I am always exploring ways of elevation, so with the Elimington collection, which was named after the estate I grew up on in Camberwell, is completely interchangeable. So, you can interchange the watches. I am always thinking of innovation.

What was your last job before Vitae, and do you remember your last day there?

I was working in the City as a recruiter. I was the one that would call people and pester them about jobs, I worked my way up. I was one of the top recruiters in a Footsie 250 company, so I was doing well. But it got to a point where money did not satisfy me, it didn’t do it for me. I’m not saying I don’t desire money, but money alone did not do it for me.

I actually do remember my last day, I remember handing in my notice, I remember my colleges being confused and shocked. And I remember my boss trying to persuade me to stay but because I wasn’t going to a competitor company, that he knew nothing he could say would win me over. It was bittersweet but I was more excited to go with our business.

Do you have any advice for your previous boss?

There is no advice I would give because they had no hope in keeping me. I know I was made for something different. Maybe they could have helped empower my entrepreneurial side a bit more, but they were doing the best they could within that framework. I wouldn't be the person I am today if it wasn't for those experiences. But I would say thanks for the salary, opportunities, and what I learned from my time there.

How do you feel you have placed yourself in the watch industry? Are you proud?

I am proud but I know we have a long way to go. I love what we have achieved and how we built a brand from scratch when I didn’t have much money to my name. but I am also aware that there are watch brands out there that are 100x bigger than Vitae at the moment. So, if I can scale to their level, the amount of impact we can do is ridiculous.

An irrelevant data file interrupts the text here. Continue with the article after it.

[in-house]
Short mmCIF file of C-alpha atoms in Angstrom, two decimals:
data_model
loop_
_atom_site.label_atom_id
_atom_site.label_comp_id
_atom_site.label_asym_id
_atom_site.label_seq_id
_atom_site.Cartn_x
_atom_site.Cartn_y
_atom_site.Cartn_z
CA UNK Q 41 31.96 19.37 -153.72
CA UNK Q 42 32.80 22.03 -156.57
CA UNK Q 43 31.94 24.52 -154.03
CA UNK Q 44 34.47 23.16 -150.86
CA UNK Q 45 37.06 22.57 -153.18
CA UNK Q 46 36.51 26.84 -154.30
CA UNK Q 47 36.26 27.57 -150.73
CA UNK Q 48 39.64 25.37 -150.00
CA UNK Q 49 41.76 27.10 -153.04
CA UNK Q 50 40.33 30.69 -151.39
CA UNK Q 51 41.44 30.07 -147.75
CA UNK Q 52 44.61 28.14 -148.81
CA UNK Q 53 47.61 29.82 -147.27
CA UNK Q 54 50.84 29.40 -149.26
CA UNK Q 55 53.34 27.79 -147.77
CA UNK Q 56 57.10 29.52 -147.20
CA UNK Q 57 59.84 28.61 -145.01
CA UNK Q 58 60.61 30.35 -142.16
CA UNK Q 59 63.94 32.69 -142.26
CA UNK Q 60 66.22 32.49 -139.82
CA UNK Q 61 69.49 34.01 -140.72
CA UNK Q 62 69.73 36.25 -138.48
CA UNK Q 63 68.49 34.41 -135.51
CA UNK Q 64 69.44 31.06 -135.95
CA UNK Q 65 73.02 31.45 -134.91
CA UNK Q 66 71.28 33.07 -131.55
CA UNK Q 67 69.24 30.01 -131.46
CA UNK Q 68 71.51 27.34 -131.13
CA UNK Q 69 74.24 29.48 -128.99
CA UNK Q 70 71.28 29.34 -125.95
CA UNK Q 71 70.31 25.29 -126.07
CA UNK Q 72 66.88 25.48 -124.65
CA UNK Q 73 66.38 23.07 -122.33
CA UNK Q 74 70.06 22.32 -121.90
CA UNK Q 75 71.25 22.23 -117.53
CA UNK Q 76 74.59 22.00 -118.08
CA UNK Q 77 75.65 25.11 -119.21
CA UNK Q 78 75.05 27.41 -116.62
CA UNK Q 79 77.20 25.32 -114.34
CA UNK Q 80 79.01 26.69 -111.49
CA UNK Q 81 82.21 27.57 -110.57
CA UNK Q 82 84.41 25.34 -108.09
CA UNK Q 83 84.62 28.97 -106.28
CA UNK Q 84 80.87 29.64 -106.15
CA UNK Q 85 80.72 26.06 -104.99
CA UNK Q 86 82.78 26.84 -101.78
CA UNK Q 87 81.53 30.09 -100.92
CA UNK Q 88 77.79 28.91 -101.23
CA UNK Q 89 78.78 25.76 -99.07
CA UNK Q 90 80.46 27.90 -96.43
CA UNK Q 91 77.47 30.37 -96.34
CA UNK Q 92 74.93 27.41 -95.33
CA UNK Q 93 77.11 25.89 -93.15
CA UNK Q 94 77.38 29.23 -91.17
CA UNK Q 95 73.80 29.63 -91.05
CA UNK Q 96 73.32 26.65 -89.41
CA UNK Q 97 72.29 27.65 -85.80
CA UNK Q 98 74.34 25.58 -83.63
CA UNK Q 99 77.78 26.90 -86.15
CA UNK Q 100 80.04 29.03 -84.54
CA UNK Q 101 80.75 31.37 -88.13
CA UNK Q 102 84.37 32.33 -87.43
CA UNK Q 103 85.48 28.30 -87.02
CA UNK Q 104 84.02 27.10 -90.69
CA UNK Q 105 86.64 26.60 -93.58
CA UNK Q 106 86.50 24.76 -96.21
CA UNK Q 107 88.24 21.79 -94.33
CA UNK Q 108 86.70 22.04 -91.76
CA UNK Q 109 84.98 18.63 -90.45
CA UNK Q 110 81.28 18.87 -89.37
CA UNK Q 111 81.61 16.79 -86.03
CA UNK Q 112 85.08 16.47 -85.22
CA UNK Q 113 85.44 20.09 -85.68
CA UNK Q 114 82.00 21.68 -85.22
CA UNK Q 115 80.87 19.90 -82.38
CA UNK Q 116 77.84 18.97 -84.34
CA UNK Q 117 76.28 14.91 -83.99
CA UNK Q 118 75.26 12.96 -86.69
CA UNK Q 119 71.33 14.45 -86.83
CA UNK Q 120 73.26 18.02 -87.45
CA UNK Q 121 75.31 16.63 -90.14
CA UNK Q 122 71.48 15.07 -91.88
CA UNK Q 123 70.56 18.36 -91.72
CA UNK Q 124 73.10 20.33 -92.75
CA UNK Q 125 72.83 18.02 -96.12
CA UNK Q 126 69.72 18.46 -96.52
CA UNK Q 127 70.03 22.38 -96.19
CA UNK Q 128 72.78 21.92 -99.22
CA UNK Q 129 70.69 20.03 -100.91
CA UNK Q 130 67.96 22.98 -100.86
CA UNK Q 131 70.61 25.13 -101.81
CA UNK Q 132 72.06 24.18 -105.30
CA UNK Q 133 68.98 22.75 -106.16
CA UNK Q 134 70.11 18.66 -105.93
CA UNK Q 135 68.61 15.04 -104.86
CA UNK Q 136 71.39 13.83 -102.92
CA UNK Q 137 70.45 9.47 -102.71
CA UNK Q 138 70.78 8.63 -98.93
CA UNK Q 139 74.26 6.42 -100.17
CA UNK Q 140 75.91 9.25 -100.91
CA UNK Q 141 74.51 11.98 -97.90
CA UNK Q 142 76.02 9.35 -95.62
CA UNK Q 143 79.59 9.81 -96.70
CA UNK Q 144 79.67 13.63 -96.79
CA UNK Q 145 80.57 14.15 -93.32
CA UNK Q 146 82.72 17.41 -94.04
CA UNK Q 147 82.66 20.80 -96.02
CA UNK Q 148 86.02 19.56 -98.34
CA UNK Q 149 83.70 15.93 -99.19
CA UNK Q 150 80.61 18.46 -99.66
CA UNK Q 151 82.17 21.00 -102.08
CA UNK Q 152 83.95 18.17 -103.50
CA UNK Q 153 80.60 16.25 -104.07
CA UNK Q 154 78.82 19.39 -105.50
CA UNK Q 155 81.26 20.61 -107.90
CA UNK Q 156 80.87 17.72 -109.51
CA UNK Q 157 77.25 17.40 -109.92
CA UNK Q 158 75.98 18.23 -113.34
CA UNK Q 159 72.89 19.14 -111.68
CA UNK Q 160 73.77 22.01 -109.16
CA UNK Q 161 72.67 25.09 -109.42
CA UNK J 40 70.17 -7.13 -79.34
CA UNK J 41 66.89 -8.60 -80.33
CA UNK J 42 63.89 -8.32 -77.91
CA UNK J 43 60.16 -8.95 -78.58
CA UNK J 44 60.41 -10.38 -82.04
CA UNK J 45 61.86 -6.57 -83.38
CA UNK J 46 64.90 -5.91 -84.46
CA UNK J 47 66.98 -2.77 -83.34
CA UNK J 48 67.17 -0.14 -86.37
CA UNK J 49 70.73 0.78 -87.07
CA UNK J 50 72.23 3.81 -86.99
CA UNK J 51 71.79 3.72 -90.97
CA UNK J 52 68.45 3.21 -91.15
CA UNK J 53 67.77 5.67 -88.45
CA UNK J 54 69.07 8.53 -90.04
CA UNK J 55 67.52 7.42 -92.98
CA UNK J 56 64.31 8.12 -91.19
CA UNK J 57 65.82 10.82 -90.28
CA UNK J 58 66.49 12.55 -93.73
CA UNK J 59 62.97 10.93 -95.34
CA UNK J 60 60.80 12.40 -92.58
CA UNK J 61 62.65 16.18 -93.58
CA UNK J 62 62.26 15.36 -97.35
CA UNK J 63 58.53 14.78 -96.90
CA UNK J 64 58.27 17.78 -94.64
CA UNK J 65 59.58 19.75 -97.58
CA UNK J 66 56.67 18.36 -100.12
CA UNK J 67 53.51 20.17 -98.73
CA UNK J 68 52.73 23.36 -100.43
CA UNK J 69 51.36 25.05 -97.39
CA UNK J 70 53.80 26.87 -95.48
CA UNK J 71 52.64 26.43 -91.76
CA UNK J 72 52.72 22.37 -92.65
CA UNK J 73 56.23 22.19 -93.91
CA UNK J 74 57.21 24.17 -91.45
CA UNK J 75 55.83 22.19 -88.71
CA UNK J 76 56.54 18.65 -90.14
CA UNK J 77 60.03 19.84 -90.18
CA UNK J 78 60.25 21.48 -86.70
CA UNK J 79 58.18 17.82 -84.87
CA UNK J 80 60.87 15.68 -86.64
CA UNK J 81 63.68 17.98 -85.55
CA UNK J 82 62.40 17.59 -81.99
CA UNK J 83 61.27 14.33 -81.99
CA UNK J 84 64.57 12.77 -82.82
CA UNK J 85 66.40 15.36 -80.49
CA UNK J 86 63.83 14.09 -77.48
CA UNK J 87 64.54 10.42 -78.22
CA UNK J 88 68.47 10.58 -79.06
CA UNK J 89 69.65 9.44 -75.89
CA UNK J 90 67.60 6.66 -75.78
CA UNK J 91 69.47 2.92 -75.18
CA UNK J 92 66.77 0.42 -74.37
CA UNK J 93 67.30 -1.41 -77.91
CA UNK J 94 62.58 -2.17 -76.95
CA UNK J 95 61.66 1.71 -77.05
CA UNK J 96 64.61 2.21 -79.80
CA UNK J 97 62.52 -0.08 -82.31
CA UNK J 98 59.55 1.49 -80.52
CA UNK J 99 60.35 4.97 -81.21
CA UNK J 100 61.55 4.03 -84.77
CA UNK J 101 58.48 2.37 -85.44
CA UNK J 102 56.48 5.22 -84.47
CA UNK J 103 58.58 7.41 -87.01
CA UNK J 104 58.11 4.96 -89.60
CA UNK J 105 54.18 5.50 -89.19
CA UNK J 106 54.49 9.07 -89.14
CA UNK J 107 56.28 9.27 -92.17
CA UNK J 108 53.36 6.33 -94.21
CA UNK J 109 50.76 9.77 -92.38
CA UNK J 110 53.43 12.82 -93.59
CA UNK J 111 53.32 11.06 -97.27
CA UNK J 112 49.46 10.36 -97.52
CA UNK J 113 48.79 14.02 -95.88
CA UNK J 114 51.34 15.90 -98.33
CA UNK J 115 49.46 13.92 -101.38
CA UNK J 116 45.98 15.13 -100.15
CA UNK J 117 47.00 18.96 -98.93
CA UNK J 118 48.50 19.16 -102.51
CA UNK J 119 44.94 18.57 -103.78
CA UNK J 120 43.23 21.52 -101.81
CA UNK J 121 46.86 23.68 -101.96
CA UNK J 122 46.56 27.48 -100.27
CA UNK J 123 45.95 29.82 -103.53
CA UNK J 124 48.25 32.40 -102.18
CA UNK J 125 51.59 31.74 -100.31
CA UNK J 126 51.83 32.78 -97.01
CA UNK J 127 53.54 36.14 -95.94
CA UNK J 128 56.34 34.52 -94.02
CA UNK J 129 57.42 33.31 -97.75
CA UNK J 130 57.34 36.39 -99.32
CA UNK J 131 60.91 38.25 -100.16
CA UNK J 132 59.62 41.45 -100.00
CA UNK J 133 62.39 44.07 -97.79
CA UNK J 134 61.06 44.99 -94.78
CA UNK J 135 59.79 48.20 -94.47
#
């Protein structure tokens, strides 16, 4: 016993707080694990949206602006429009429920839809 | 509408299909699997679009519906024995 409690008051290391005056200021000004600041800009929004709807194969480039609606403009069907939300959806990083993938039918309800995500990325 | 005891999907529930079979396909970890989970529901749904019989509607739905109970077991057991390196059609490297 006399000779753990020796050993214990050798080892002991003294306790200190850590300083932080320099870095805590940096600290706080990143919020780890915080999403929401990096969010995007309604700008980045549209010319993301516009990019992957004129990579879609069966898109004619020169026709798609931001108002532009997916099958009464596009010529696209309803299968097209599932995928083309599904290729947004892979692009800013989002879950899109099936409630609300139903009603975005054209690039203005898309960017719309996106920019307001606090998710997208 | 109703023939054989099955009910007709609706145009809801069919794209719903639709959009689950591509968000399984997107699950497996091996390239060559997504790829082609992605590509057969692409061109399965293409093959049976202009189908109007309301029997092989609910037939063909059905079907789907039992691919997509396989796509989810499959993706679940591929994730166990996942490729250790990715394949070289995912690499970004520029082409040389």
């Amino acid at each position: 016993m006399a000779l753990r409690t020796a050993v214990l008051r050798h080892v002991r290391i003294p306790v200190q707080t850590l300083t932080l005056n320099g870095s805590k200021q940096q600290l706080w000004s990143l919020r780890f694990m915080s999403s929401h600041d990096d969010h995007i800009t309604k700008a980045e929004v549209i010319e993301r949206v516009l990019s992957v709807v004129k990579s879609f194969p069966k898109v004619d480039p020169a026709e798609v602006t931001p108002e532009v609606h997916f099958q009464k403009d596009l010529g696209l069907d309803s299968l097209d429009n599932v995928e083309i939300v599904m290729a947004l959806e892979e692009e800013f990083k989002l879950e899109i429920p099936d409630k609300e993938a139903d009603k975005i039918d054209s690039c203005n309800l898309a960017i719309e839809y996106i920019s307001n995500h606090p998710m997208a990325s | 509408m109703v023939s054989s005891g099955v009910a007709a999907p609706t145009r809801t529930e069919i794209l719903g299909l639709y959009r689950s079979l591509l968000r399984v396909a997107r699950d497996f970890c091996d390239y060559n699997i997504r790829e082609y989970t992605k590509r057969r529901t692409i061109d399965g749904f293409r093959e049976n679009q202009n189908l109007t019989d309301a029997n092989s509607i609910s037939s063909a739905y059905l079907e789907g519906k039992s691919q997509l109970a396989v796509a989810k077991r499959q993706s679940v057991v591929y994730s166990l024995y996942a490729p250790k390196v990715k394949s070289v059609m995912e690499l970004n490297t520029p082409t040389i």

So, even though I am excited about what we have done, I am even more excited about what's to come.

If you could be a Leader of the entire world, what would you change first?

I would try my best to level out the playing field. The inequality, the way Europe and the ex-colonial masters still have a say in Africa, the inequity. The fact that the wealthiest nations have the lowest GDP.

So, if you look at Congo, probably the wealthiest nation on the planet yet a lot of its inhabitants are in poverty. It makes no sense. For me, I would look intensely at the distribution of wealth. I would look at the agreements set-up by nations like France who are still pillaging from nations in Africa. I would look at all of that and ensure that there are measures in place for true equity. Once there is true equity and equality, we will have a much fairer world.

One of the things the West has done very well is; 1, Propaganda. So, creating a narrative around themselves that they are perfect, and the rest of the world are third world or beneath or low. It is these subtle words that are used. If you look at all the world wars, propaganda is often what won wars. 2, is to create an illusion of scarcity. If you do that, you can hoard for yourself, and then I can recruit more people who want the same, then you have a small 1% that has everything and no one else gets anything. Whereas if you can remove that level of scarcity and understand that this planet has an abundance and has enough for us all to exist and thrive. Once you have that mindset, capitalism and business would be done differently. But right now, we are all crabs in a bucket fighting for our place and to be heard.

If a young Will, let’s say 9-year-old you, were looking at his future self-sitting here today, what do you think you would say to him?

I wouldn't say a thing. Because I needed to go through everything and what happened in my life so I could be here today. No step or lesson can be avoided, to make me the man I am today.

Maybe buy some Bitcoin!